Campaigning has paid off for the UK’s challenger banks as the Treasury has said it will meet with them at least four times a year in a bid to ease tensions following a dispute over financial taxes.
According to The Telegraph, The Challenger Bank High Level Advisory Group will be chaired by the Treasury’s top financial services official Charles Roxburgh.
During the Summer Budget, George Osborne announced he would be cutting the bank levy (which hit the bigger, more established names hardest) and instead introducing a corporation tax surcharge of eight per cent, affecting all banks with profits of more than £25m per year.
This new announcement is an attempt by the chancellor to show the small lenders they will be heard and won’t lose out to the bigger banks.
The proposed surcharge resulted in a backlash from challenger banks and building societies, which said it was both unfair and a hindrance, since it would restrict their ability to grow when the government claimed it wanted to encourage competition in the banking sector.
Up until now, despite numerous lobbying efforts from a range of challenger banks, the Treasury had remained unmoved on the issue, with little in the way of tangible results.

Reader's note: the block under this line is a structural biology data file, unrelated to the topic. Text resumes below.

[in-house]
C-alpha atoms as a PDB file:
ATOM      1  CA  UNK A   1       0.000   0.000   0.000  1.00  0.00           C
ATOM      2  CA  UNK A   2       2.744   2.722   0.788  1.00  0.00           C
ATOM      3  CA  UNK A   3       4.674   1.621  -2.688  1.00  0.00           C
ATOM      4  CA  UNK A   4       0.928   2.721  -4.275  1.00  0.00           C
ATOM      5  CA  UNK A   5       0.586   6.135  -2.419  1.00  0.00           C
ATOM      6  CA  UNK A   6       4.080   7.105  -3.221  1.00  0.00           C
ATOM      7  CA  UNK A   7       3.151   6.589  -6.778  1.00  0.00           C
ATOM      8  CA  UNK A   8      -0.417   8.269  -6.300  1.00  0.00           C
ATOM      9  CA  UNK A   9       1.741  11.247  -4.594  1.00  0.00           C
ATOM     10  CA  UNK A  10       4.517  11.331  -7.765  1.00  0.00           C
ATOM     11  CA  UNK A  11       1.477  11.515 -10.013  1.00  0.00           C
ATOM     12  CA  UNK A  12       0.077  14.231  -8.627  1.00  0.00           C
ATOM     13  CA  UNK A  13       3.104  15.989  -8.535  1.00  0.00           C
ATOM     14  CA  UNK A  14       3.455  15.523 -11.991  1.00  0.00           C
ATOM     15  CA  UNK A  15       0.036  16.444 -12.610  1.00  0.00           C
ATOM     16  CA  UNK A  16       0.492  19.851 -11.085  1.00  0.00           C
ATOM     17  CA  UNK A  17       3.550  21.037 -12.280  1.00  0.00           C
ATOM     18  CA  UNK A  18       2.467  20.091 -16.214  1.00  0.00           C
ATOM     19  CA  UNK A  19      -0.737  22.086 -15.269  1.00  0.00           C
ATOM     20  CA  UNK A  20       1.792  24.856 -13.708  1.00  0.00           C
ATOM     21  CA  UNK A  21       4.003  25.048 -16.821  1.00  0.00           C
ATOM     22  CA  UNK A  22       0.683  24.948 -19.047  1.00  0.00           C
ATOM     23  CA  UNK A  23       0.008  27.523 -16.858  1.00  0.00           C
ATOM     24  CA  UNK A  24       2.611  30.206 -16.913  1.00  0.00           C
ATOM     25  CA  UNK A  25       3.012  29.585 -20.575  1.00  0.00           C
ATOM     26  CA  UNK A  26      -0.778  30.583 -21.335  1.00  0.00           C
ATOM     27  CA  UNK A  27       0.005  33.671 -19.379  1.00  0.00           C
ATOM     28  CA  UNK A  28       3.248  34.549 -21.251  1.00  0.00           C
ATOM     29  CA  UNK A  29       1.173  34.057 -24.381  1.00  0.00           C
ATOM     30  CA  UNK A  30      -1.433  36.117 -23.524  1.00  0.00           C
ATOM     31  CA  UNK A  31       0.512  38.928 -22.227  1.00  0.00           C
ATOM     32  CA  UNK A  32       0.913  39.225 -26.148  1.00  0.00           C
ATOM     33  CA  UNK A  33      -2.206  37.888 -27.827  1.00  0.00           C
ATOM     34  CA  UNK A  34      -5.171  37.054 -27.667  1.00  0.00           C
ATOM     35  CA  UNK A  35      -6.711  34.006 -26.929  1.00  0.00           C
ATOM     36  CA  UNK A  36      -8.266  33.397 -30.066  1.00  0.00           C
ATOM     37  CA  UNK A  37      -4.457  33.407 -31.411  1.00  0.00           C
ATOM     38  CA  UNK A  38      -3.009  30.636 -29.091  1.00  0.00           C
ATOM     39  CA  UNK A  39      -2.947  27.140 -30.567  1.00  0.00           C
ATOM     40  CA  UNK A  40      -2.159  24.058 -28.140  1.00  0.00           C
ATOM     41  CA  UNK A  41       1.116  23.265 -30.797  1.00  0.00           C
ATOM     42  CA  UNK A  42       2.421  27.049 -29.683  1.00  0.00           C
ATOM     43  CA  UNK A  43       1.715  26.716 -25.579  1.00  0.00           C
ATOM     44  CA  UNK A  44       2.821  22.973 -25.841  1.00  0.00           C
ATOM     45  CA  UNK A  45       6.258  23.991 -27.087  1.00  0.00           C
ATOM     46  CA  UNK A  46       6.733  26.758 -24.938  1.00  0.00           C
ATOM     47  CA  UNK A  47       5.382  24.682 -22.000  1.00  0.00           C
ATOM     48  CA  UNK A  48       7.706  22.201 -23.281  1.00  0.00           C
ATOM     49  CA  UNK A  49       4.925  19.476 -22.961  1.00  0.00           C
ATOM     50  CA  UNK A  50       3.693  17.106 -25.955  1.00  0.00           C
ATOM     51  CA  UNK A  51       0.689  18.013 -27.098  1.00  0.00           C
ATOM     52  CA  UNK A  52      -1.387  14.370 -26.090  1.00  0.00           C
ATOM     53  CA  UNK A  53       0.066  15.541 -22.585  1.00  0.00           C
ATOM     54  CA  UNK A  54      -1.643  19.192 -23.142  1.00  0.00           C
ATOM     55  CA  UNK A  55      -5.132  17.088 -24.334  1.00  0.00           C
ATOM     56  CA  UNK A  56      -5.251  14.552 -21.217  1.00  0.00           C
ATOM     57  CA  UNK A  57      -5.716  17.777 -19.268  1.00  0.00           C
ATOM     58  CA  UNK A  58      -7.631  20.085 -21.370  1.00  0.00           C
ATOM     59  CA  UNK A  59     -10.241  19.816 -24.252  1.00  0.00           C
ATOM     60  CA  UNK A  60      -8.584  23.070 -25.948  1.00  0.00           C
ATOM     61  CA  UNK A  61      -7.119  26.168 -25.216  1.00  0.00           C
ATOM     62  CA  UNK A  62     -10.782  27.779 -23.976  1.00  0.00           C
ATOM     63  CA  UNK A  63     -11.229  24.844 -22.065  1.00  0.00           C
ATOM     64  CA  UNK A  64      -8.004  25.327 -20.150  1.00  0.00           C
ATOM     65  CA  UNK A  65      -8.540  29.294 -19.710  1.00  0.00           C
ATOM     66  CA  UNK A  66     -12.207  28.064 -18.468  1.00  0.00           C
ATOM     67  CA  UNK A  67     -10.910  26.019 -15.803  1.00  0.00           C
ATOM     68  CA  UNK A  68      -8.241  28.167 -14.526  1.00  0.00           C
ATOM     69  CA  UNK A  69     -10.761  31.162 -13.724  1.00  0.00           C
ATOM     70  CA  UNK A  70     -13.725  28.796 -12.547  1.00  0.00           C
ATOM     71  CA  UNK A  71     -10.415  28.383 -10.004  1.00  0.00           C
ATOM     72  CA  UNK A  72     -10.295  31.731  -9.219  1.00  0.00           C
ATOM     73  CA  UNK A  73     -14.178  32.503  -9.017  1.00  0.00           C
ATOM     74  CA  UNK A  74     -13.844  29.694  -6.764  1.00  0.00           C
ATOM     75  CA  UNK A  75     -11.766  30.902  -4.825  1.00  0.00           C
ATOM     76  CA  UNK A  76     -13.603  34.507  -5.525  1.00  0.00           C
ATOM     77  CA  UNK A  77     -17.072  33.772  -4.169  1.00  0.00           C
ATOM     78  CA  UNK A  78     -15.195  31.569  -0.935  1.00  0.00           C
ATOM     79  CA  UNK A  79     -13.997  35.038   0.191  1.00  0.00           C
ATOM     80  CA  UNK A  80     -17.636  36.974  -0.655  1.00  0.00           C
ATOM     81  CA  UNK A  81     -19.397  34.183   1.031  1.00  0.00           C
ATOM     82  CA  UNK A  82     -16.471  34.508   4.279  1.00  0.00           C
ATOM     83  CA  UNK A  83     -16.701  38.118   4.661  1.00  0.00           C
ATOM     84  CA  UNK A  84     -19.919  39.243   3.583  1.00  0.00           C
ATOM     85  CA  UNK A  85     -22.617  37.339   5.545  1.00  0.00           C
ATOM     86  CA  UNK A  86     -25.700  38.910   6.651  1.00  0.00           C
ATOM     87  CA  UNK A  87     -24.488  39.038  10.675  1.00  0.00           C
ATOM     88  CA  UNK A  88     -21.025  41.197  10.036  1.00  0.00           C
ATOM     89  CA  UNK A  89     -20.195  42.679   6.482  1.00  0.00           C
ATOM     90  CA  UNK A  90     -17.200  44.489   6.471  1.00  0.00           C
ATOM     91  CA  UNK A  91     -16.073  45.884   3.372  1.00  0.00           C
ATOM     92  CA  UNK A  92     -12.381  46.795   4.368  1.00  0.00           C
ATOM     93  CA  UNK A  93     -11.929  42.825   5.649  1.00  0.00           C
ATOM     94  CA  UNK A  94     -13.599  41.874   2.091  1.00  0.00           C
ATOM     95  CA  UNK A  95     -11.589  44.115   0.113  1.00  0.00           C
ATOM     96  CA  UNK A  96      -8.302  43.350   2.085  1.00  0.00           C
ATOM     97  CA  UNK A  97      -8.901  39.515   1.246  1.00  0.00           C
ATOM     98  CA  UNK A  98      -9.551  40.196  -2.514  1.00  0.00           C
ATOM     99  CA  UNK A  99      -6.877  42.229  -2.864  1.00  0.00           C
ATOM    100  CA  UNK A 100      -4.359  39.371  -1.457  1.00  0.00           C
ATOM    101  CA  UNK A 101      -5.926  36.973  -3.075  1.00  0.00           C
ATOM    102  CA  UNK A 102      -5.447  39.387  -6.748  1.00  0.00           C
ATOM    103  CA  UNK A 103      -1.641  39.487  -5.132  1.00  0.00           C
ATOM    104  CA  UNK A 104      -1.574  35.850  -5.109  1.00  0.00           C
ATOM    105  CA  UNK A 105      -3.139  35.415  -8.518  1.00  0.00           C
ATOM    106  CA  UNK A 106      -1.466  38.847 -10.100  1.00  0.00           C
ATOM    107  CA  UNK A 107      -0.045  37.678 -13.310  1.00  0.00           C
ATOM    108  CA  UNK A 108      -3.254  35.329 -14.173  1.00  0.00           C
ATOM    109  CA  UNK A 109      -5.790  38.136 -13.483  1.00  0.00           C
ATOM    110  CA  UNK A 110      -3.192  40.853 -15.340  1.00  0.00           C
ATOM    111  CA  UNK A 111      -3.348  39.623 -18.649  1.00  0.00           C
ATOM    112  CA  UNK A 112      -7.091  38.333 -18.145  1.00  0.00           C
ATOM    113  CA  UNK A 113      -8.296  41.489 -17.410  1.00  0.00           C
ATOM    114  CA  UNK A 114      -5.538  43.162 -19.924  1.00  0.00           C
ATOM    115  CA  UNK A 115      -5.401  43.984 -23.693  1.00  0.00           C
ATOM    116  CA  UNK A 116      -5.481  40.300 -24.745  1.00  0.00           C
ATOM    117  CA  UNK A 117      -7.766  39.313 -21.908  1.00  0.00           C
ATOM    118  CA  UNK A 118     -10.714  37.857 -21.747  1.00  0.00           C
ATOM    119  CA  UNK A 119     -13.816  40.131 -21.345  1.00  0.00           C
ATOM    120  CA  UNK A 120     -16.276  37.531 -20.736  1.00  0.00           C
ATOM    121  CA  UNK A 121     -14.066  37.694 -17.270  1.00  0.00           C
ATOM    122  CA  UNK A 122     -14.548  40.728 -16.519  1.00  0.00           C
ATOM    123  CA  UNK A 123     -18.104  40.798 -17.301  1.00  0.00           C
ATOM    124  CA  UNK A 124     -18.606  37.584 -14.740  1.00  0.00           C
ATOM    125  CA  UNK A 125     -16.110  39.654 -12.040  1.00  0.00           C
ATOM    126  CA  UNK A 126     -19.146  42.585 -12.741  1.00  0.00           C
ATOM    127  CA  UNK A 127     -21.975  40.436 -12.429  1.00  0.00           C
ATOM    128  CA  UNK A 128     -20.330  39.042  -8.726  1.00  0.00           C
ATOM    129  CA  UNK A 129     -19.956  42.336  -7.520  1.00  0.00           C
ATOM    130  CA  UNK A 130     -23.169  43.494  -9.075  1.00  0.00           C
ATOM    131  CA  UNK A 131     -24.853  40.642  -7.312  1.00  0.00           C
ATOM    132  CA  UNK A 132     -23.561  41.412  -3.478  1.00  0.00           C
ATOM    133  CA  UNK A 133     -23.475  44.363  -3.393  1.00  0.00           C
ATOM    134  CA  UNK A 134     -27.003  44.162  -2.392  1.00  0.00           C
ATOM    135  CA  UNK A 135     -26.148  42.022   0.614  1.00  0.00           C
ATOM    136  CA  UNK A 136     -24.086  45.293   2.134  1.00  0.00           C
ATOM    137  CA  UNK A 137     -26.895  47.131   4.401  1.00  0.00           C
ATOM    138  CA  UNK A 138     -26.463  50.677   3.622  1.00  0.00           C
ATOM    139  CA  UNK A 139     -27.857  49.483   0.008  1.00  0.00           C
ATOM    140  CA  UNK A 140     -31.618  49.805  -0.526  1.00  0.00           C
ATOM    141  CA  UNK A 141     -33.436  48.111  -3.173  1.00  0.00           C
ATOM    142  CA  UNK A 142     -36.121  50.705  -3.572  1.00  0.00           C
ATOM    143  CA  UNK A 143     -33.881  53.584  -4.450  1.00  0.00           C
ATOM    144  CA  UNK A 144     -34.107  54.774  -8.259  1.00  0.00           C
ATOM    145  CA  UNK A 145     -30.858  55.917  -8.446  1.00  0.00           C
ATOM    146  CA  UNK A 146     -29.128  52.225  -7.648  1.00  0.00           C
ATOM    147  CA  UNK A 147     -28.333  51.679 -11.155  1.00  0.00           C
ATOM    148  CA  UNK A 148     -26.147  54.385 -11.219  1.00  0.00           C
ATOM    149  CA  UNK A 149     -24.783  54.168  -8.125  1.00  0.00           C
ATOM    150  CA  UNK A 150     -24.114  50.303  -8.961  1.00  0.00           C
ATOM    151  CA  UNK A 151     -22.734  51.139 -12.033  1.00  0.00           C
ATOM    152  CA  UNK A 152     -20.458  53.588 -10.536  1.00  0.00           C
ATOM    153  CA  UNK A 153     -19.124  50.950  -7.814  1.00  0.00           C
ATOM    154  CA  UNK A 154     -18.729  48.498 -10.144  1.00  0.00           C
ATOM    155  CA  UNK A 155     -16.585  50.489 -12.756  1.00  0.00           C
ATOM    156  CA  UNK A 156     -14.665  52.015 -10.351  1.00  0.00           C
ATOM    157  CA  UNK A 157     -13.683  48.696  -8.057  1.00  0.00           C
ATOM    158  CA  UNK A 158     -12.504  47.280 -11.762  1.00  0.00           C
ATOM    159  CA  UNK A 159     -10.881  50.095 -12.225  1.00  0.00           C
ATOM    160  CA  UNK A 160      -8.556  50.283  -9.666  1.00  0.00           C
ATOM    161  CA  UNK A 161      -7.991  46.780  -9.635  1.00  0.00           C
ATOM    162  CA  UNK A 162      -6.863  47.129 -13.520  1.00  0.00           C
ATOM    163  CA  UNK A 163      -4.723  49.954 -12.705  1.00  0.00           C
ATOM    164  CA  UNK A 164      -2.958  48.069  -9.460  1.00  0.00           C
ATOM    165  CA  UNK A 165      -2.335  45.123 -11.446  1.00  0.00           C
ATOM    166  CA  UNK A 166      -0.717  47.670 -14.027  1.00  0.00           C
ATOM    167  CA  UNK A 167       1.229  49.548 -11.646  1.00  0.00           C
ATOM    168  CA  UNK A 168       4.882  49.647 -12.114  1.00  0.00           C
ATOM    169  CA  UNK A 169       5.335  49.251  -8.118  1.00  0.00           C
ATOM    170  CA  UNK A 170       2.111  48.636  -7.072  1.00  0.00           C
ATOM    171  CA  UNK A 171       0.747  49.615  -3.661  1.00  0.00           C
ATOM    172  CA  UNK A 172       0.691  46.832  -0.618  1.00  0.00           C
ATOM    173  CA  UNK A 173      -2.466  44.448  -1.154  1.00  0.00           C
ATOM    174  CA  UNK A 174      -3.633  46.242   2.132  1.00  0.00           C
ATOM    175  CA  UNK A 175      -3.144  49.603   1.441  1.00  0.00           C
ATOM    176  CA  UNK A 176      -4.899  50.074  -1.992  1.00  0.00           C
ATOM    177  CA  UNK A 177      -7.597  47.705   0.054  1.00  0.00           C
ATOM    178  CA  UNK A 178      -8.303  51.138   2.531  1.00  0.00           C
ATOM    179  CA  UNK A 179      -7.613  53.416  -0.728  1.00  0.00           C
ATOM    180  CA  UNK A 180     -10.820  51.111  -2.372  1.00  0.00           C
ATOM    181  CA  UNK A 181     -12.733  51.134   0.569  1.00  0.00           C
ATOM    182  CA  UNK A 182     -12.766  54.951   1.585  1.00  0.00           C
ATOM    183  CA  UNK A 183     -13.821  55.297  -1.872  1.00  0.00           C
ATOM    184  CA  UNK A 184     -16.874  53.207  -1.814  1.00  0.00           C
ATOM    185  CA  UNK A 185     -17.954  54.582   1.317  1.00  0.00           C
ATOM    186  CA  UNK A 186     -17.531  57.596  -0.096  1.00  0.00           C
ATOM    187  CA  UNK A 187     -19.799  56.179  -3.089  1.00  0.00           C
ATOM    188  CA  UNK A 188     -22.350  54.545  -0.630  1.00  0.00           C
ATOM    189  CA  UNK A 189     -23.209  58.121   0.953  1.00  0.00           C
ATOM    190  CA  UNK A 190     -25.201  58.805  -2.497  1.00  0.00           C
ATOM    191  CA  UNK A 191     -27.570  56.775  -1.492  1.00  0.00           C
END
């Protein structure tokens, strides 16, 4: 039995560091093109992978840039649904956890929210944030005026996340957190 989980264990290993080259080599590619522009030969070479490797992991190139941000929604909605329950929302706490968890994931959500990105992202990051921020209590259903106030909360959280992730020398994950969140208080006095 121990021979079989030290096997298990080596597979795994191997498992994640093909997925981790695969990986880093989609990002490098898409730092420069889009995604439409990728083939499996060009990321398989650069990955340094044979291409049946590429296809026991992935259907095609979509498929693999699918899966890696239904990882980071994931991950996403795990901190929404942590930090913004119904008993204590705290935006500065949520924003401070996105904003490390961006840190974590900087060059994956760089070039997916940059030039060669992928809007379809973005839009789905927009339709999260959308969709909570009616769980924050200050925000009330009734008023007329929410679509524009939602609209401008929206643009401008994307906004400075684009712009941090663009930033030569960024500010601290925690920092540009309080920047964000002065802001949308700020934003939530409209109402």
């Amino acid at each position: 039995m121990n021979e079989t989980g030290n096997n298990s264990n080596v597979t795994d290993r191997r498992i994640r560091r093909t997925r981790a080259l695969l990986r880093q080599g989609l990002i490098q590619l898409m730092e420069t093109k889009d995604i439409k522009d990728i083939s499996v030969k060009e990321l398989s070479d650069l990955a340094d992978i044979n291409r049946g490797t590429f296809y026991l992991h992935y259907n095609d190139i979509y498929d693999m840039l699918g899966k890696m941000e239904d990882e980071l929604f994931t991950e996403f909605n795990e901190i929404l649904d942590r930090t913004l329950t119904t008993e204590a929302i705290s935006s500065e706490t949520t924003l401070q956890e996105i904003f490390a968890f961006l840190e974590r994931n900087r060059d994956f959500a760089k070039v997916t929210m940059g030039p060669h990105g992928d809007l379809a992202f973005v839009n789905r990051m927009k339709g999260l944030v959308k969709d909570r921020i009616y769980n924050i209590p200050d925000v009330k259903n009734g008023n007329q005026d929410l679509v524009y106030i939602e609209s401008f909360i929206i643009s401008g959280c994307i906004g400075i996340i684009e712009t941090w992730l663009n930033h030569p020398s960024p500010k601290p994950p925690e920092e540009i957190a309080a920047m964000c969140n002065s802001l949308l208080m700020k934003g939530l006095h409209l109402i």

Challenger banks will hope the new group can give them more sway over policy and the opportunity to explain the effect such changes would have on smaller names – not just the big banks.
Another recent issue of contention for smaller lenders was the initial investigation by the Competition and Markets Authority into the sector, which ruled there were significant problems in the functioning of the personal current account markets, as well as the small business banking sector.
The proposals to address the situation though, including ways to make it easier for customers to switch and compare the service on offer between banks, were deemed insufficient and ineffective by challenger banks.
Rishi Khosla, CEO of OakNorth bank, said the CMA remedies needed to create “a real and tangible change, not just a PR campaign” to ensure small businesses were fully aware of their options and to encourage people to shop around.
He expressed scepticism over the outlined proposals doing so, pointing to the “habit of borrowing form your day-to-day business bank” as being “deep-seated,” and “stubborn”.
A memo seen by The Telegraph said the new group will aim to “facilitate and aid discussion to assess the environment for challenger banks and explore new ways to improve competition in banking further”.
The group will “consider issues – be they of a policy, regulatory or legal nature – relevant to helping challenger banks to enter the market, expand and compete effectively with the incumbents”.
Sign up to our newsletter to get the latest from Business Advice.